It’s Day 54 of my virtual Drive-In-a-Day Odyssey. As I drove for five hours over snowy, often mountainous roads from one closed-for-the season drive-in to another, I really wished I had a better way of finding more open, warm-weather places to visit in February. As least I made it in one piece back to Colorado and the Tru Vu Drive In Theatre in Delta.
The Tru Vu opened in 1954 and has been rolling along ever since. For the first half of its life (so far), the Tru Vu shared Delta with the Skylite Drive-In which had opened almost literally across the street in 1949. By 1984, the Skylite had been renamed the Big Sky, and it closed soon afterward.
A lot of drive-in theaters have some drama associated with them. They add screens, they lose screens. They shut down for a while, and sometimes reopen. Not the Tru Vu. Delta locals are just proud to have it around.
My first visit to the Tru Vu was on Memorial Day Weekend 1998. The other drive-ins in western Colorado were all showing Titanic, most as a single feature. The Tru Vu’s marquee reached out to me with the promise of something different, the Matthew Broderick version of Godzilla. The drive-in complemented that movie very well, rewarding its broad action sequences and distracting viewers from its plot holes. Ah, memories of good times when it warm and dry.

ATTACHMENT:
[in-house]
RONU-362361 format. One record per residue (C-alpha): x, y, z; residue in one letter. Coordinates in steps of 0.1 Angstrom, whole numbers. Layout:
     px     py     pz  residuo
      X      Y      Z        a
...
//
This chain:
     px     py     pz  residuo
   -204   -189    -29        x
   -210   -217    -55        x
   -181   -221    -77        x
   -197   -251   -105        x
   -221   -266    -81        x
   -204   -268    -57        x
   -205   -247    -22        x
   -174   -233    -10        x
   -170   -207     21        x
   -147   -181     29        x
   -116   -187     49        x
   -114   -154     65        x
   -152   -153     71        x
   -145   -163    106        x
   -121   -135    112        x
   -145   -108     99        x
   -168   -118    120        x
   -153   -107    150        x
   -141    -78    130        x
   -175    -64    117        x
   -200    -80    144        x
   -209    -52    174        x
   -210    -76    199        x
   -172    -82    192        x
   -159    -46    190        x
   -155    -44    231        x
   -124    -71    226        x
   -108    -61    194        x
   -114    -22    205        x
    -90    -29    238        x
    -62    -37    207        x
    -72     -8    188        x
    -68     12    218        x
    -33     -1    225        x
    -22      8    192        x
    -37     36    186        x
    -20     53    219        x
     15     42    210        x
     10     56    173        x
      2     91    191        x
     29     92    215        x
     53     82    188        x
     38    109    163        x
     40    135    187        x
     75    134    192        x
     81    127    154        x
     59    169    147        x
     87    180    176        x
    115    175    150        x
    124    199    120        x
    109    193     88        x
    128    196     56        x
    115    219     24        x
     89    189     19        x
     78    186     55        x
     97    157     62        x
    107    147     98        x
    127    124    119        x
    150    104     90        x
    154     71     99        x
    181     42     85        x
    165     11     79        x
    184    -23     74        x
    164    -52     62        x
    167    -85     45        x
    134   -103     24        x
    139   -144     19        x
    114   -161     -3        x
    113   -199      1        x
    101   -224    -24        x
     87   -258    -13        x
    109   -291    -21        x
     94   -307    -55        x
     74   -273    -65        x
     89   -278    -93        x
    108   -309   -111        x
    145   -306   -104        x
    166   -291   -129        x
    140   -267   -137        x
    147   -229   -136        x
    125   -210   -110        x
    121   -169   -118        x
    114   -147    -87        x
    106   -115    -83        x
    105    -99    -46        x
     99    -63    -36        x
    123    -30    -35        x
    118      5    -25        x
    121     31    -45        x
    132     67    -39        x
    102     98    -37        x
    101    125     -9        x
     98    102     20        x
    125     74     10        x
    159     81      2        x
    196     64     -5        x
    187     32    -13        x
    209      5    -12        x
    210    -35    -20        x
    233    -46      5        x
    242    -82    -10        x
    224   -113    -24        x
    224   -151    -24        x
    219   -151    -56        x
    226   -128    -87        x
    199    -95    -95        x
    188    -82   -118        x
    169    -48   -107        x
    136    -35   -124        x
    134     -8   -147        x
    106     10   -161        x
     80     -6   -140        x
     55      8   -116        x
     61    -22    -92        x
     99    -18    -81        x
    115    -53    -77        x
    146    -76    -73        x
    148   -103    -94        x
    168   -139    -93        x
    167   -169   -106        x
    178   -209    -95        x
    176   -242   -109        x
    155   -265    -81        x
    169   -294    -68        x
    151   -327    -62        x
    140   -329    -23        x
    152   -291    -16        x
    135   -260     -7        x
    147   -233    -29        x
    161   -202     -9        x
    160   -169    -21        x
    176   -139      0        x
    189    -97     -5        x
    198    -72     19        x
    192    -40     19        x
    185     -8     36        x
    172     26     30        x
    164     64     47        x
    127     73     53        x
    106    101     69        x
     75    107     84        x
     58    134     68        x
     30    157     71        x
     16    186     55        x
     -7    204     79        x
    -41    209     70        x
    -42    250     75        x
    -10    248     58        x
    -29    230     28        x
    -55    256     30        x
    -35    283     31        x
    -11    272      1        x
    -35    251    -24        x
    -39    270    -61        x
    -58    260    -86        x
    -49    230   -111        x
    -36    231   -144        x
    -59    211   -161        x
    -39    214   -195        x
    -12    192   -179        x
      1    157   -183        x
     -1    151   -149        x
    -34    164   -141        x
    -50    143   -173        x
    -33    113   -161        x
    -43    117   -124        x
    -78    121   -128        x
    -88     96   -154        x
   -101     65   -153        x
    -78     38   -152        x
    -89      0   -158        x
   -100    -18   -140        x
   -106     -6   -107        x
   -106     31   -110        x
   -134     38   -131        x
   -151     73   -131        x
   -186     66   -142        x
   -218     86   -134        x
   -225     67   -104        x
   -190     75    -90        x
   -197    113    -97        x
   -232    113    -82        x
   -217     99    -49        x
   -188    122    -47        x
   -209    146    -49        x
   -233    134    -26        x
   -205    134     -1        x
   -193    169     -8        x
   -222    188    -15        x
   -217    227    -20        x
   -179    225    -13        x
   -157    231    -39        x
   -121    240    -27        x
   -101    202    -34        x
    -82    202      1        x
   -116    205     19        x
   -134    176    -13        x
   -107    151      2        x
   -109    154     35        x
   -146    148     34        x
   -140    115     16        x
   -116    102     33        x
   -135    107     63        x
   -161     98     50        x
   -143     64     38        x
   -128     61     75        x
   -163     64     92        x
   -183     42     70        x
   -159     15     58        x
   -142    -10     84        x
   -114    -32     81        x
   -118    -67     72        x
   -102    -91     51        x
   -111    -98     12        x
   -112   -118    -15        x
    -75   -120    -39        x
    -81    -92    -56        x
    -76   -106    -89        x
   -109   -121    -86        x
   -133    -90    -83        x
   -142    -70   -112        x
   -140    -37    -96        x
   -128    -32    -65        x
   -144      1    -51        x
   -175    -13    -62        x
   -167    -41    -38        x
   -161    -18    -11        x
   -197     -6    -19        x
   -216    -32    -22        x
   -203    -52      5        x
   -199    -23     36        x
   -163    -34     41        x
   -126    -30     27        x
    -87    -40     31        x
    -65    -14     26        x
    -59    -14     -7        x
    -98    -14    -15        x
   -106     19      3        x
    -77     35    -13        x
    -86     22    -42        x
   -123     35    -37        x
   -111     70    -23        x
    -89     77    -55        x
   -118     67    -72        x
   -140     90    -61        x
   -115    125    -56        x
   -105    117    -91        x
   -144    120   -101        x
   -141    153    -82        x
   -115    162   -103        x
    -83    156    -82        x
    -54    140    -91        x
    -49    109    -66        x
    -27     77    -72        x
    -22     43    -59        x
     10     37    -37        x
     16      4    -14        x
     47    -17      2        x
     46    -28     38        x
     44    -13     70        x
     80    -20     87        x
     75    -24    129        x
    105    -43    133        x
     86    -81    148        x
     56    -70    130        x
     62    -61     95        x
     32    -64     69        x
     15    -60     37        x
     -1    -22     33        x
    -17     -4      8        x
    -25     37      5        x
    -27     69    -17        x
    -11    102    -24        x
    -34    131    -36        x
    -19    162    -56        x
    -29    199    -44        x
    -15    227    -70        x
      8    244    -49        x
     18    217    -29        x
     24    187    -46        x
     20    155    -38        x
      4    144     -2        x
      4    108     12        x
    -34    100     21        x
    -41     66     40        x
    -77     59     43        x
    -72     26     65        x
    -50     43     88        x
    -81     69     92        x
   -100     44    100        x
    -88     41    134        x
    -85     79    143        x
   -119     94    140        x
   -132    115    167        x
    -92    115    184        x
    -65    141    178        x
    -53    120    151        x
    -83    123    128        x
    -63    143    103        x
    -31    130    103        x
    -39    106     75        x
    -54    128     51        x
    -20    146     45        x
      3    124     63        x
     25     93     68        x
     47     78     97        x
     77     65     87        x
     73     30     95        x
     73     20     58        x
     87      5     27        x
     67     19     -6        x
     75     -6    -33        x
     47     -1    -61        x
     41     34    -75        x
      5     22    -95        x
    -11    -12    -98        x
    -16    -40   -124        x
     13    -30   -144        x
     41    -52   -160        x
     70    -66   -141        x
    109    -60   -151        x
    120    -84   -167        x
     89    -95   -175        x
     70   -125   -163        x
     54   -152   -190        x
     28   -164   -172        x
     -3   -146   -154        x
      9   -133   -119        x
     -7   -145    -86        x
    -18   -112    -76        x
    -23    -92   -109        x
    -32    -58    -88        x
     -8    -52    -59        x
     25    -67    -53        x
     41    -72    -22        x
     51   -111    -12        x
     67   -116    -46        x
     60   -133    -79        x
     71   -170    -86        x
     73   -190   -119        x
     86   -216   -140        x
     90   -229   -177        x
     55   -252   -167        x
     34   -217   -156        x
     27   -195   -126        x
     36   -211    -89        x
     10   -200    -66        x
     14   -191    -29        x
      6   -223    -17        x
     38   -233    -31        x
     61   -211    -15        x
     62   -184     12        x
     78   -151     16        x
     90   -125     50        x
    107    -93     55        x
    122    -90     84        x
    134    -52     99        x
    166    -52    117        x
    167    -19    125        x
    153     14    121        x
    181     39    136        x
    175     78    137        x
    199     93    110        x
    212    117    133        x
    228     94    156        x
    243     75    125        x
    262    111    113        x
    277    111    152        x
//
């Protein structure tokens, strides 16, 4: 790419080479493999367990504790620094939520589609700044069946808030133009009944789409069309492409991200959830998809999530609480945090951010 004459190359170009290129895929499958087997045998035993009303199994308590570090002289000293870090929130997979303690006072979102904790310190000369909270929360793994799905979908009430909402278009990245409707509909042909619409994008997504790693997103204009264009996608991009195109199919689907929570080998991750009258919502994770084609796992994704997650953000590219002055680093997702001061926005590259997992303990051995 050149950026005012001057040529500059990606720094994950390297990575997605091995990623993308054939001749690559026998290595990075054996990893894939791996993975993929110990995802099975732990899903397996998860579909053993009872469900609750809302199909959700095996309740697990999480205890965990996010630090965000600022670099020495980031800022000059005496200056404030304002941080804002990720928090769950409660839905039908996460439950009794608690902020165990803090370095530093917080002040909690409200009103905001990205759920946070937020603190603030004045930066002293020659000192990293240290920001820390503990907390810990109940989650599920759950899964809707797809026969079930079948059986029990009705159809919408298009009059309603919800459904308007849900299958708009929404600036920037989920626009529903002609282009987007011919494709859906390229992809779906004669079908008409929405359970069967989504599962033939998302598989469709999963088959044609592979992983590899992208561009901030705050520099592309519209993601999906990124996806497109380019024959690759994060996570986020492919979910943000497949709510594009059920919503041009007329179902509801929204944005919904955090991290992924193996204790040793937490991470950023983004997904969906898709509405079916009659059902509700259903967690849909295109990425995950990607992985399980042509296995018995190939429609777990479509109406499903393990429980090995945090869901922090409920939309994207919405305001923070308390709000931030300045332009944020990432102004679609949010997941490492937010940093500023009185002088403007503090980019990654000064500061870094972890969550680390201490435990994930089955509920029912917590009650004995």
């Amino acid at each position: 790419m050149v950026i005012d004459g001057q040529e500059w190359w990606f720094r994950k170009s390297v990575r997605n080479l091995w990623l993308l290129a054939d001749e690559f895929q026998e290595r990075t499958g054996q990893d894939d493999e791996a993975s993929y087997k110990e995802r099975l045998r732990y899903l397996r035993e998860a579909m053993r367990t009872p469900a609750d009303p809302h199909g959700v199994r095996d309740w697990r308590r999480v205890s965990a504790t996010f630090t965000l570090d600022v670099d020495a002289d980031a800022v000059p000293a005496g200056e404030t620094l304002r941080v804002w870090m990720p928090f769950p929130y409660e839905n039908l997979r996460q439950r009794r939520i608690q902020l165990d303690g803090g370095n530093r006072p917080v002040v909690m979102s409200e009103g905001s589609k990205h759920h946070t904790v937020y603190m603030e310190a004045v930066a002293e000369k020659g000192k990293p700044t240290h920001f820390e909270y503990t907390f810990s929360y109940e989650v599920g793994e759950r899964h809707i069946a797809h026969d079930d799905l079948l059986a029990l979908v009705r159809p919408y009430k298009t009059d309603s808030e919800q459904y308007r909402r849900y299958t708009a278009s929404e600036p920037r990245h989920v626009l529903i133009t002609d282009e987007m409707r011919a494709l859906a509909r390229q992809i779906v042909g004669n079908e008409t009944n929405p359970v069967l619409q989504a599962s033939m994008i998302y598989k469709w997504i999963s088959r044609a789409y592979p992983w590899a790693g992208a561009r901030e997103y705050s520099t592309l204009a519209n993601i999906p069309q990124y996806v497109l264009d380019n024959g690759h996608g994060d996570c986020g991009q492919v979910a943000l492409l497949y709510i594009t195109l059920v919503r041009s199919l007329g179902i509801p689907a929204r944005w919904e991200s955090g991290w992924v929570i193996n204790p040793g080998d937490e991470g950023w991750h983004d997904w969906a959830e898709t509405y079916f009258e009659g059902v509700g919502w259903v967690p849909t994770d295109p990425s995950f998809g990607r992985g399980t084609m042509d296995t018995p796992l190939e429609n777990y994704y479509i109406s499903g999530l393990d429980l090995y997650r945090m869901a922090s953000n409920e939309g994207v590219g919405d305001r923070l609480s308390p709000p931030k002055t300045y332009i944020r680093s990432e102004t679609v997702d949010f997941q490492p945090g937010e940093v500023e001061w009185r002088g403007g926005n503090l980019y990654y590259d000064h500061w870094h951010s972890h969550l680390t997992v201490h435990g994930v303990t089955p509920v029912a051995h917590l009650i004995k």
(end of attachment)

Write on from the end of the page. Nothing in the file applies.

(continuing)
Miles Today / Total: 273 / 7049 (rounded to the nearest mile)
Movie Showing / Total Active Nights: dark / 37
Nearby Restaurant: Despite traveling for a month through the Southwest, I haven’t stopped at Mexican restaurants very often. I took a step toward fixing that at a little place called Fiesta Vallarta. The Super Burrito looked like enough to hold me all week, and the margaritas made me glad that I stayed somewhere within walking distance.
Where I Virtually Stayed: The Quality Inn is the closest place to the Tru Vu and about a half-mile walk from the Fiesta Vallarta. It’s a little tired, but it’s clean and very inexpensive. I had a mini fridge in the room, a hot breakfast in the morning, and an adjacent grocery store across the parking lot.
Only in Delta: Delta is home to The Egyptian Theatre, operated by the same folks who run the Tru Vu. The 750-seat Egyptian Revival movie house opened in 1928 at the height of the fashion for thematically-designed cinemas. It was one of the first theaters during the Great Depression to hold “Bank Night,” a promotion where a random patron won $30. This pilot program worked so well that by 1936 the promotion was in use at 4000 cinemas in the United States.
Next Stop: The Star Drive-In Theatre, Montrose CO.